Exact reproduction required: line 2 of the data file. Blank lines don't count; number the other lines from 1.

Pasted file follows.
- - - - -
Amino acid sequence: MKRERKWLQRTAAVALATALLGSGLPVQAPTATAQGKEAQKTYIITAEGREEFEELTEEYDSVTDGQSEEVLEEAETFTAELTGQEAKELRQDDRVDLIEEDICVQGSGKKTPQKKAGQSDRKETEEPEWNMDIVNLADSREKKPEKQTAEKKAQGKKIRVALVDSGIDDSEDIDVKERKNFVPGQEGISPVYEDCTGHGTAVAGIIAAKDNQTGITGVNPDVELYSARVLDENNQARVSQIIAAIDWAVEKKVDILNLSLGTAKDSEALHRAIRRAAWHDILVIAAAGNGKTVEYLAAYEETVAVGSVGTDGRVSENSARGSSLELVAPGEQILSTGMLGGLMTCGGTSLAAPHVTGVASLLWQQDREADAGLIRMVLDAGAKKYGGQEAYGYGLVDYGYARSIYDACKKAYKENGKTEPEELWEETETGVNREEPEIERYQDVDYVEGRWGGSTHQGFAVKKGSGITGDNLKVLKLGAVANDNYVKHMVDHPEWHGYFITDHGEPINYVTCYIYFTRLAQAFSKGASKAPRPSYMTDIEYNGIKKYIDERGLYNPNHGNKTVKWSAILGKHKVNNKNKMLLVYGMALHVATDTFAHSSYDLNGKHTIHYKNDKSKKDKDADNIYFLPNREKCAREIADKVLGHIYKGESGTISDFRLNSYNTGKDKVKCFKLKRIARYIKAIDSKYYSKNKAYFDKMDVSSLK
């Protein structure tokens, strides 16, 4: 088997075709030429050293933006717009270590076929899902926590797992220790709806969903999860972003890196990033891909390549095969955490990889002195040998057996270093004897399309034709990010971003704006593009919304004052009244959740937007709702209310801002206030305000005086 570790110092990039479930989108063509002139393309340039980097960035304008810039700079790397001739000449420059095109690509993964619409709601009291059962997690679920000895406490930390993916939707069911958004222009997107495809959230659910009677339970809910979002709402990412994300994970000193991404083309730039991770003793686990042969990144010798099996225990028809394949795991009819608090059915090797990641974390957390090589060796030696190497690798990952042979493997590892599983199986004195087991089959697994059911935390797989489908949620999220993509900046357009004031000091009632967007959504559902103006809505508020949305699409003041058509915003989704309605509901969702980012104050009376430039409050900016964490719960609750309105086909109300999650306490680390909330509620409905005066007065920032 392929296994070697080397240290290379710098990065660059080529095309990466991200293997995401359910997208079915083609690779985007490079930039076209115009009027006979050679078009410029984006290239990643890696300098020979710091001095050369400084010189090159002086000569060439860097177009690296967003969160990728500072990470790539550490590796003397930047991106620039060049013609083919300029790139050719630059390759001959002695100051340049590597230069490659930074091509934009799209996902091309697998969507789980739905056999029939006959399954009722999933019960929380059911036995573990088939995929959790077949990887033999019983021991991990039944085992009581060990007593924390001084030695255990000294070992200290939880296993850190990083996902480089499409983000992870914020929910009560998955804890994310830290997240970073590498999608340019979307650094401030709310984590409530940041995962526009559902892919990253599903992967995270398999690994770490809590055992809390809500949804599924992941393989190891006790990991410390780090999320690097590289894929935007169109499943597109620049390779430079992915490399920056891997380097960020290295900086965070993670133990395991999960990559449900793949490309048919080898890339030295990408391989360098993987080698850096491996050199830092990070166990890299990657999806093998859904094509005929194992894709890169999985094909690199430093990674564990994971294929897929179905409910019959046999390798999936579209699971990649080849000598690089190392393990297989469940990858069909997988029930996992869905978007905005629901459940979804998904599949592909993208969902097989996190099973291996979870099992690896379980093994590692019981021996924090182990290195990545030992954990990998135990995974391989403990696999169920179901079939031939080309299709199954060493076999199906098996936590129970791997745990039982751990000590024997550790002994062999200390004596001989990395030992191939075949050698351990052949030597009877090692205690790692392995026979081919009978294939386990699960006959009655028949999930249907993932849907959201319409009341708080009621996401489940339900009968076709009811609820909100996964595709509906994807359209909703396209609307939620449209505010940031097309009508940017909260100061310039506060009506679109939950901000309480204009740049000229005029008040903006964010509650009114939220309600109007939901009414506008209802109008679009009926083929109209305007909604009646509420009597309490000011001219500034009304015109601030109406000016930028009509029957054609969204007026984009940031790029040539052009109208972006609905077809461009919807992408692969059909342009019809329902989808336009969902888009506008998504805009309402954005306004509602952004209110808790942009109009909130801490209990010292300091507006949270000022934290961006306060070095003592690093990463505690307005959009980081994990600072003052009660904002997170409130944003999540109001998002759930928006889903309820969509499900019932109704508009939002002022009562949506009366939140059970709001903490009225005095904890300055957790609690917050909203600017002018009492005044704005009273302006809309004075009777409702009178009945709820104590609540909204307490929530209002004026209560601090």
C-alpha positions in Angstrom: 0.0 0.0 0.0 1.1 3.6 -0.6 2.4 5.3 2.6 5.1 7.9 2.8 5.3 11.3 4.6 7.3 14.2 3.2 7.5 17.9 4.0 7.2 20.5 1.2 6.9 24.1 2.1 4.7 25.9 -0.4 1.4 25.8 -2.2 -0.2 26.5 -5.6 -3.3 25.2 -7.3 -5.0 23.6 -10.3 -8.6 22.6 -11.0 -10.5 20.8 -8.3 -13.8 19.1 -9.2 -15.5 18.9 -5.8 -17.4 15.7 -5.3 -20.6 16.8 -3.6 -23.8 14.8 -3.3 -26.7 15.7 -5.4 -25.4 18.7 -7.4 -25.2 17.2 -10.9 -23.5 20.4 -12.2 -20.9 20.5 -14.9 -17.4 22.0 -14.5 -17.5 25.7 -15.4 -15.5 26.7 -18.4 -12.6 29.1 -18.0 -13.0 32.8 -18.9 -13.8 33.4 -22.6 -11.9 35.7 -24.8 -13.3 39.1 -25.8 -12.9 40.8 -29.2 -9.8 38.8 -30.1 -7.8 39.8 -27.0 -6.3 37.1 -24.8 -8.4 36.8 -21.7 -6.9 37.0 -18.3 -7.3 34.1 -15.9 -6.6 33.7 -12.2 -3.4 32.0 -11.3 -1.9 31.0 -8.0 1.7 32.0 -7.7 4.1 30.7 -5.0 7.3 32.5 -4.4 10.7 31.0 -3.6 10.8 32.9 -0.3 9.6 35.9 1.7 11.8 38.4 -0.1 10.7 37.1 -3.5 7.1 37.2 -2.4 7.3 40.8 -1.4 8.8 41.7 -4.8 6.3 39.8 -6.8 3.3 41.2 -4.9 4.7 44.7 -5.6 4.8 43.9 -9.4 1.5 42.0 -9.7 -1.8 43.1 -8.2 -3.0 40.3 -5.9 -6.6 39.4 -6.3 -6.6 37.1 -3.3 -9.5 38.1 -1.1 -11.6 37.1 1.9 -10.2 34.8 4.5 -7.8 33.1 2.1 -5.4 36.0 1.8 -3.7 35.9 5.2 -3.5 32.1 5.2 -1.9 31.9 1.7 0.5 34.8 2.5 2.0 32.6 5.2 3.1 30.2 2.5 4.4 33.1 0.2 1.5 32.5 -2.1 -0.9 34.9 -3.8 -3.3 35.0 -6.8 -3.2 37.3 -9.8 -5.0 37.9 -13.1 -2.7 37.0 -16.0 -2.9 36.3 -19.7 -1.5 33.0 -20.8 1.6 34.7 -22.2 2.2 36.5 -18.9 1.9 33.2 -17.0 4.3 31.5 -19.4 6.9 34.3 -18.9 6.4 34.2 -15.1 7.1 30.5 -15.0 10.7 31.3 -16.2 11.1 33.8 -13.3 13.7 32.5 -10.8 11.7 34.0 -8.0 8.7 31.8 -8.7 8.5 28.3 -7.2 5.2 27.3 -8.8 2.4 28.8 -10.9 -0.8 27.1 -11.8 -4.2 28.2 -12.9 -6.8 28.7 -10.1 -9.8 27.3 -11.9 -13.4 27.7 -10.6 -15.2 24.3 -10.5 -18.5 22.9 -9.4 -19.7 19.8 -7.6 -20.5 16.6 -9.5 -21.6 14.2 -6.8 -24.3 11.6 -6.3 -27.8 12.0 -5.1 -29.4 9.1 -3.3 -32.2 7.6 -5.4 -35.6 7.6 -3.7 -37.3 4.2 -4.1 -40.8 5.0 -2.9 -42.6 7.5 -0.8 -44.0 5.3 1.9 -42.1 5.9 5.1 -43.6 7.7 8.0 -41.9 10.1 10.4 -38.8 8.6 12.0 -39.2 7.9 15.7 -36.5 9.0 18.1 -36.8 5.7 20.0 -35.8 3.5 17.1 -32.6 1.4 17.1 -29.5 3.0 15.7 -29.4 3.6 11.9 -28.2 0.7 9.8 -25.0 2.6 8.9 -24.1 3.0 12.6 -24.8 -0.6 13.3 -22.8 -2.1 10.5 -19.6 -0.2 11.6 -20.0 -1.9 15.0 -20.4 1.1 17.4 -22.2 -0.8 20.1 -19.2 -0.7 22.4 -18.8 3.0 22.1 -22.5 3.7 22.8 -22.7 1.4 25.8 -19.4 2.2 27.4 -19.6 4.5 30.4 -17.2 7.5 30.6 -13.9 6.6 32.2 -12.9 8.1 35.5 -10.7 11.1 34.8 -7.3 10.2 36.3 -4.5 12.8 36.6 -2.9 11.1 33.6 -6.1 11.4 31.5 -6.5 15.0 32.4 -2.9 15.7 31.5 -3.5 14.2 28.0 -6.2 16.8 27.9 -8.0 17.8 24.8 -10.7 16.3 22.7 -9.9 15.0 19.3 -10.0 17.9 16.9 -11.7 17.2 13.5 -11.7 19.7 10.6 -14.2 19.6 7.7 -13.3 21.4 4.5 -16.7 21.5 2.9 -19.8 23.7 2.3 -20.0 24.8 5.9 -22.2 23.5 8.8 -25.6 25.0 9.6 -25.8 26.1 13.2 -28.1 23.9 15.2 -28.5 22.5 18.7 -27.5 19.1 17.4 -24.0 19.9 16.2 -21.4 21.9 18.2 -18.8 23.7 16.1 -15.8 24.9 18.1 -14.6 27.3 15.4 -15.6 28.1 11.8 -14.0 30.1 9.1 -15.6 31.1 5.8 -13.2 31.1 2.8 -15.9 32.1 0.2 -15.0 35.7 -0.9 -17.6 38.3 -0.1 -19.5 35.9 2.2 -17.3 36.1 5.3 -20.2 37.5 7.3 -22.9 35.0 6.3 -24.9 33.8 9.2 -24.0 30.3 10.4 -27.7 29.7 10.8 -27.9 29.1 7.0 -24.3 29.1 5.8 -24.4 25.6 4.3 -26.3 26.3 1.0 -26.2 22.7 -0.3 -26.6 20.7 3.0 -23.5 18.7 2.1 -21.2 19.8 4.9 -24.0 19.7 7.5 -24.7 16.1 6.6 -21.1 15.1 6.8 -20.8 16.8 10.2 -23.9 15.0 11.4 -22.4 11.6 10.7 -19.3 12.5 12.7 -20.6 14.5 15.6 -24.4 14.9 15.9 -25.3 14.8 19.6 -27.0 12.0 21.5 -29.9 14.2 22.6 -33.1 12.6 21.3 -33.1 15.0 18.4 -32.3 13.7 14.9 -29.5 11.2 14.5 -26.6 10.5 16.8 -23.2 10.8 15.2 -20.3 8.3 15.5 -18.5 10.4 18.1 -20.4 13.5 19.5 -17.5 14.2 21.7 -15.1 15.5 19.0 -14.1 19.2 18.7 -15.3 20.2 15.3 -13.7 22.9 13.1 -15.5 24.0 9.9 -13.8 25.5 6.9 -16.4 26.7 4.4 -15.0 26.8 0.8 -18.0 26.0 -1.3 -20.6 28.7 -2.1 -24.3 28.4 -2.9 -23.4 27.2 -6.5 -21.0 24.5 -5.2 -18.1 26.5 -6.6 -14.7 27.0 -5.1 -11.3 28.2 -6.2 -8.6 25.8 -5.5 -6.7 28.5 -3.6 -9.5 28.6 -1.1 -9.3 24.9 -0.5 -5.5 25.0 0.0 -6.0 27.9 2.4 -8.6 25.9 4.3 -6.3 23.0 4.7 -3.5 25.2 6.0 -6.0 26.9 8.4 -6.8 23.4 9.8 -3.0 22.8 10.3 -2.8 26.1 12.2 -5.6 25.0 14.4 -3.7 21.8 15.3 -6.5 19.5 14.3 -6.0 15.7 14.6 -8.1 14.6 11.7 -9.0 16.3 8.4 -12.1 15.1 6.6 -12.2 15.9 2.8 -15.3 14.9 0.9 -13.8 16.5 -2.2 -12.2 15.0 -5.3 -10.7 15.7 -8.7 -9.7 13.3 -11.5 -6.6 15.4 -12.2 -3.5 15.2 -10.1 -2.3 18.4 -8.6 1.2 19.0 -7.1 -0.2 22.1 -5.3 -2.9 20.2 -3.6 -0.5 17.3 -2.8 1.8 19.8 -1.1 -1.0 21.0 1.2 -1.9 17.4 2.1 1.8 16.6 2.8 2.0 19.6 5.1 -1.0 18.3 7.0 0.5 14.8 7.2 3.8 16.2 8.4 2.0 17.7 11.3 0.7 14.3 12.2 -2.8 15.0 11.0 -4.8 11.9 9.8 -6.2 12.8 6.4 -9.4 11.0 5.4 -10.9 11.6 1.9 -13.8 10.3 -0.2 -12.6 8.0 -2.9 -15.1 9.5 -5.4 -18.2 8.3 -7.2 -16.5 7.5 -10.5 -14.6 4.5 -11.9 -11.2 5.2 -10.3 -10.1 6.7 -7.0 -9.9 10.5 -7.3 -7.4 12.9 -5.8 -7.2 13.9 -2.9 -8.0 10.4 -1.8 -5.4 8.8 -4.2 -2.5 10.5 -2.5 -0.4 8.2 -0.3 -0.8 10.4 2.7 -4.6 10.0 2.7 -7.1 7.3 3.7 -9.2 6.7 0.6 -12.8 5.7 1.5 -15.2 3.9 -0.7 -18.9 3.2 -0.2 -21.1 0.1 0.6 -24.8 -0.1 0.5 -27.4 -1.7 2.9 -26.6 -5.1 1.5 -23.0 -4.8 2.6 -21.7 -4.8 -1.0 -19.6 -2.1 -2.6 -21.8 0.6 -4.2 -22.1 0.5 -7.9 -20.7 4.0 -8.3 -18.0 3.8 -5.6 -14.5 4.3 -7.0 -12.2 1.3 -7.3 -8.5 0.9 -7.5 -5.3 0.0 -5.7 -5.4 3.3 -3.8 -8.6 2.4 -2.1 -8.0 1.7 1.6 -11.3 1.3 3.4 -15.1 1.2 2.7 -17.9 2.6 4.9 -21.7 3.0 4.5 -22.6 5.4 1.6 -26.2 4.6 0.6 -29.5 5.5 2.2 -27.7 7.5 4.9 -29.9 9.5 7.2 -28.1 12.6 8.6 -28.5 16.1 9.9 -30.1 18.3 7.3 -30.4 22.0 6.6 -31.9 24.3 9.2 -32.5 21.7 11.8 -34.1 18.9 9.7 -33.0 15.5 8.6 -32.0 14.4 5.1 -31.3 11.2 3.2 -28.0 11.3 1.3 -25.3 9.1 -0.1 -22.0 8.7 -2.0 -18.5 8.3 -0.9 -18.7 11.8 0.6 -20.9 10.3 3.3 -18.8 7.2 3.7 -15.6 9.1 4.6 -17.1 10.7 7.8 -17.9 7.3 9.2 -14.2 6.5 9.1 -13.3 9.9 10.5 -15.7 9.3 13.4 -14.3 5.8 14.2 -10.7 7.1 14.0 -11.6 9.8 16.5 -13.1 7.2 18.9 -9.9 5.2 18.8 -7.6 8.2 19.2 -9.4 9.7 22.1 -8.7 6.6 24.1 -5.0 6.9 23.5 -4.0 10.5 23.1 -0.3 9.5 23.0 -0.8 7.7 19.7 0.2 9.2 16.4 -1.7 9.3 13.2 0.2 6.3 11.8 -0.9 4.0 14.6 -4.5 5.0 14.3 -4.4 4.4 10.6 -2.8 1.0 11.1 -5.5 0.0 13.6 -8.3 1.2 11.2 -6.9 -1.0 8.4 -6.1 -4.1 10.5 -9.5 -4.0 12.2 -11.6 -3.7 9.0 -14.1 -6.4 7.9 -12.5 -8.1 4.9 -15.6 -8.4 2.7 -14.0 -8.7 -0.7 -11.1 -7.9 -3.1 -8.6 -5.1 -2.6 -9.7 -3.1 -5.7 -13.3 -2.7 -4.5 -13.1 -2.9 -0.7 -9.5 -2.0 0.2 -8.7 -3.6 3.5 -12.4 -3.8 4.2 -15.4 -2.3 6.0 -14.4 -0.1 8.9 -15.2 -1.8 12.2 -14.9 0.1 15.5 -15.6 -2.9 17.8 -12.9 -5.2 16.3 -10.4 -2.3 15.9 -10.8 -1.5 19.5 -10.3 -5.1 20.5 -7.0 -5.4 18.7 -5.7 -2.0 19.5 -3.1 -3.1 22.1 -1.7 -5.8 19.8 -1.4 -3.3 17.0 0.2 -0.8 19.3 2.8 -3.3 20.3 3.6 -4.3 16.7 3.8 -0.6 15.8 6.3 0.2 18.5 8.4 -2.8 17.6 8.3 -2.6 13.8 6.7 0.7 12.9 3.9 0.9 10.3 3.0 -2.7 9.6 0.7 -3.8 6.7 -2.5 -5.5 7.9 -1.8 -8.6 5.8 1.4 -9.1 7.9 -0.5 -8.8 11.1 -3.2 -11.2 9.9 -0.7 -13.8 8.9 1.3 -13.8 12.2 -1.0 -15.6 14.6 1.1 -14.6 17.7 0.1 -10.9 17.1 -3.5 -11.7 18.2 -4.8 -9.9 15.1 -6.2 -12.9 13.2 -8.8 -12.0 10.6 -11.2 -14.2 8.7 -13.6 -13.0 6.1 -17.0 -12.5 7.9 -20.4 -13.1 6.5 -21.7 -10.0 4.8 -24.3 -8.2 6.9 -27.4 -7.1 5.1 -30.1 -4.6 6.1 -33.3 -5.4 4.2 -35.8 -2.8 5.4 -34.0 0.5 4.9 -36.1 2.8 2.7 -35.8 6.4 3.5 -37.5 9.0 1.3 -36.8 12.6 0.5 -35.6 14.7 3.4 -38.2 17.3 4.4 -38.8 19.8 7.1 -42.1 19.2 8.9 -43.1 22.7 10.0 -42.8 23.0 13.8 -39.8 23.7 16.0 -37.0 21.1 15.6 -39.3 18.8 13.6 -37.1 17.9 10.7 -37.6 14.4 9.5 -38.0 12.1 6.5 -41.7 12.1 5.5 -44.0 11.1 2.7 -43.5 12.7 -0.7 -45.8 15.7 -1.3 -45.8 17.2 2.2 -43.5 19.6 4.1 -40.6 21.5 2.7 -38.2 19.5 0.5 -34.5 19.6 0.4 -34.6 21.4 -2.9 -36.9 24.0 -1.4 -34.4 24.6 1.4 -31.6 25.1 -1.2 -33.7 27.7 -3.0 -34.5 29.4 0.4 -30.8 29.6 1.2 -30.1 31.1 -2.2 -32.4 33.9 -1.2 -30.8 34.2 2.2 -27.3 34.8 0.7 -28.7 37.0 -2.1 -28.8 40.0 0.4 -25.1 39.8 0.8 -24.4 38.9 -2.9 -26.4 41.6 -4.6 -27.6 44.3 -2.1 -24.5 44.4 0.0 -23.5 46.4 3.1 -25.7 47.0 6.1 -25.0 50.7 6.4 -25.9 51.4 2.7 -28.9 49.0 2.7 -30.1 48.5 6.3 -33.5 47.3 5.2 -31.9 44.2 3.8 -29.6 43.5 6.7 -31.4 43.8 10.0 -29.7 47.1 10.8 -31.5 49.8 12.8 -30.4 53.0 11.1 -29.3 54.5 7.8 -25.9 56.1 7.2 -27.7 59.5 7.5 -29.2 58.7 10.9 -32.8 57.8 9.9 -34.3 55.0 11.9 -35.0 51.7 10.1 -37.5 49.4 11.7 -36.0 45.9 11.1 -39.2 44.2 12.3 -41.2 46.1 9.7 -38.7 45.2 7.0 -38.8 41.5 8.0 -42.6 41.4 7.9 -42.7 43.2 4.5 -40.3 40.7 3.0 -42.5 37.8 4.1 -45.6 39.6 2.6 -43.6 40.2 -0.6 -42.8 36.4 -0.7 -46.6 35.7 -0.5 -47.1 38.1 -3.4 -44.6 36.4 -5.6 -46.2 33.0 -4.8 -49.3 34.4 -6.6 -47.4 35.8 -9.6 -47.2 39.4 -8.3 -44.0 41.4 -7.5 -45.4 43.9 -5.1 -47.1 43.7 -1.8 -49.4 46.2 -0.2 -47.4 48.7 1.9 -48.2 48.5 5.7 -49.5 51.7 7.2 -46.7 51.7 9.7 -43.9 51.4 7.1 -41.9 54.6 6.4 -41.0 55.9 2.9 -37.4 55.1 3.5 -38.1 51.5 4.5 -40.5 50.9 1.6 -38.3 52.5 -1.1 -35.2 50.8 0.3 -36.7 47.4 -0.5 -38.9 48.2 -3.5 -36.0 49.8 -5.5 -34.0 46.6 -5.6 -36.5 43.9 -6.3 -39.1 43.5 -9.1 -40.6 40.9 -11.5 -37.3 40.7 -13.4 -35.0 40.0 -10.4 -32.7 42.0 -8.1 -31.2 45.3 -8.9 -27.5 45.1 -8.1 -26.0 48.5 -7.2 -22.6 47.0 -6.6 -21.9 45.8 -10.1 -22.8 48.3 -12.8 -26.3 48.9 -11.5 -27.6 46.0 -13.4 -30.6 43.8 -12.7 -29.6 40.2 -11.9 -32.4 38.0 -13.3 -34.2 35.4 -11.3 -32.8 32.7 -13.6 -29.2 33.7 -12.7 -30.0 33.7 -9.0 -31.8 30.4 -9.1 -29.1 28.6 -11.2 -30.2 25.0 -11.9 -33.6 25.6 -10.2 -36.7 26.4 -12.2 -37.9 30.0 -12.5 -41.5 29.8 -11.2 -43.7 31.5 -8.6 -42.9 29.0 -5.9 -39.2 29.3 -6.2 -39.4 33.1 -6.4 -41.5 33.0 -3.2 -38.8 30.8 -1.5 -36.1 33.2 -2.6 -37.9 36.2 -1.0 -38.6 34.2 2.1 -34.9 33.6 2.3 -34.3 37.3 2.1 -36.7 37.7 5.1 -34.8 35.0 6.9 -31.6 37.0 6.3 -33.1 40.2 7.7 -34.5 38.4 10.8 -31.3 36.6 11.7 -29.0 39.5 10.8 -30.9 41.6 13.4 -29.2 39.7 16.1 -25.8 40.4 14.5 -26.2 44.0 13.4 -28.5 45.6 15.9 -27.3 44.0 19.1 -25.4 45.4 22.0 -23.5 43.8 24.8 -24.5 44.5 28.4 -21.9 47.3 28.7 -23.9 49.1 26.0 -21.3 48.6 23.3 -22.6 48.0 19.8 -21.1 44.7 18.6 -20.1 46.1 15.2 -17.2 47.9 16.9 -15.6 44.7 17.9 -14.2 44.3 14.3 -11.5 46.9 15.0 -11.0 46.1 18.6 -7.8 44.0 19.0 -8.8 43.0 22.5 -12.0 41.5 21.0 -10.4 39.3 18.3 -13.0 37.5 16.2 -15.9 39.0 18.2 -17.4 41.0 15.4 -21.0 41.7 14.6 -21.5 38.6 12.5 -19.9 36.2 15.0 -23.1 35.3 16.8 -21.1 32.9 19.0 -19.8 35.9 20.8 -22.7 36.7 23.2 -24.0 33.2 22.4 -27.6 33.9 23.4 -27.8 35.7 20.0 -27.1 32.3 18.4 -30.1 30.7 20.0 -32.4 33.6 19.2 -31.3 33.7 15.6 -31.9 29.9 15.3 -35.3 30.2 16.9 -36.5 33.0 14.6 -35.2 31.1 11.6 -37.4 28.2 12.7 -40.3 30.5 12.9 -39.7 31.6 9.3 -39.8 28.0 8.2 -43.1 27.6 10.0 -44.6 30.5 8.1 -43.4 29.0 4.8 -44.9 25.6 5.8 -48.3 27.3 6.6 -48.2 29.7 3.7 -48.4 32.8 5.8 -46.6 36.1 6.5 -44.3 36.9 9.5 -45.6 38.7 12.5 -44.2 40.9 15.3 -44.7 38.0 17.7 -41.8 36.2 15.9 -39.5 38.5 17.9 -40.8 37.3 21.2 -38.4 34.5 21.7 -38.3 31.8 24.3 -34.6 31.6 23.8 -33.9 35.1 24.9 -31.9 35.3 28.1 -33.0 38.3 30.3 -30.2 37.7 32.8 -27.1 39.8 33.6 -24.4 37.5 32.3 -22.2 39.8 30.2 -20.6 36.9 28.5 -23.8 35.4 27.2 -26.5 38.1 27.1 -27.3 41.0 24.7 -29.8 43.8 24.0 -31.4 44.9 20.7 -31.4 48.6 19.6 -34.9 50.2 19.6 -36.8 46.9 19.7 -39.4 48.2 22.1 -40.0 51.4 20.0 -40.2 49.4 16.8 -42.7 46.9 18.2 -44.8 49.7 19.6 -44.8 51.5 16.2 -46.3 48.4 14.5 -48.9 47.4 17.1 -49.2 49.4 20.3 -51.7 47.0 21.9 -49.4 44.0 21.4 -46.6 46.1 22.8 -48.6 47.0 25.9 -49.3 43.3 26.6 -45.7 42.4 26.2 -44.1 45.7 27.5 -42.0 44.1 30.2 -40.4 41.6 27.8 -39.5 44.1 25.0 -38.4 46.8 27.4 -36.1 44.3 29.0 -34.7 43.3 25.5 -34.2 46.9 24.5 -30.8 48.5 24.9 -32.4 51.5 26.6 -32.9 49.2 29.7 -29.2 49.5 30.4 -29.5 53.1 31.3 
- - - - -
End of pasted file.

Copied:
């Protein structure tokens, strides 16, 4: 088997075709030429050293933006717009270590076929899902926590797992220790709806969903999860972003890196990033891909390549095969955490990889002195040998057996270093004897399309034709990010971003704006593009919304004052009244959740937007709702209310801002206030305000005086 570790110092990039479930989108063509002139393309340039980097960035304008810039700079790397001739000449420059095109690509993964619409709601009291059962997690679920000895406490930390993916939707069911958004222009997107495809959230659910009677339970809910979002709402990412994300994970000193991404083309730039991770003793686990042969990144010798099996225990028809394949795991009819608090059915090797990641974390957390090589060796030696190497690798990952042979493997590892599983199986004195087991089959697994059911935390797989489908949620999220993509900046357009004031000091009632967007959504559902103006809505508020949305699409003041058509915003989704309605509901969702980012104050009376430039409050900016964490719960609750309105086909109300999650306490680390909330509620409905005066007065920032 392929296994070697080397240290290379710098990065660059080529095309990466991200293997995401359910997208079915083609690779985007490079930039076209115009009027006979050679078009410029984006290239990643890696300098020979710091001095050369400084010189090159002086000569060439860097177009690296967003969160990728500072990470790539550490590796003397930047991106620039060049013609083919300029790139050719630059390759001959002695100051340049590597230069490659930074091509934009799209996902091309697998969507789980739905056999029939006959399954009722999933019960929380059911036995573990088939995929959790077949990887033999019983021991991990039944085992009581060990007593924390001084030695255990000294070992200290939880296993850190990083996902480089499409983000992870914020929910009560998955804890994310830290997240970073590498999608340019979307650094401030709310984590409530940041995962526009559902892919990253599903992967995270398999690994770490809590055992809390809500949804599924992941393989190891006790990991410390780090999320690097590289894929935007169109499943597109620049390779430079992915490399920056891997380097960020290295900086965070993670133990395991999960990559449900793949490309048919080898890339030295990408391989360098993987080698850096491996050199830092990070166990890299990657999806093998859904094509005929194992894709890169999985094909690199430093990674564990994971294929897929179905409910019959046999390798999936579209699971990649080849000598690089190392393990297989469940990858069909997988029930996992869905978007905005629901459940979804998904599949592909993208969902097989996190099973291996979870099992690896379980093994590692019981021996924090182990290195990545030992954990990998135990995974391989403990696999169920179901079939031939080309299709199954060493076999199906098996936590129970791997745990039982751990000590024997550790002994062999200390004596001989990395030992191939075949050698351990052949030597009877090692205690790692392995026979081919009978294939386990699960006959009655028949999930249907993932849907959201319409009341708080009621996401489940339900009968076709009811609820909100996964595709509906994807359209909703396209609307939620449209505010940031097309009508940017909260100061310039506060009506679109939950901000309480204009740049000229005029008040903006964010509650009114939220309600109007939901009414506008209802109008679009009926083929109209305007909604009646509420009597309490000011001219500034009304015109601030109406000016930028009509029957054609969204007026984009940031790029040539052009109208972006609905077809461009919807992408692969059909342009019809329902989808336009969902888009506008998504805009309402954005306004509602952004209110808790942009109009909130801490209990010292300091507006949270000022934290961006306060070095003592690093990463505690307005959009980081994990600072003052009660904002997170409130944003999540109001998002759930928006889903309820969509499900019932109704508009939002002022009562949506009366939140059970709001903490009225005095904890300055957790609690917050909203600017002018009492005044704005009273302006809309004075009777409702009178009945709820104590609540909204307490929530209002004026209560601090």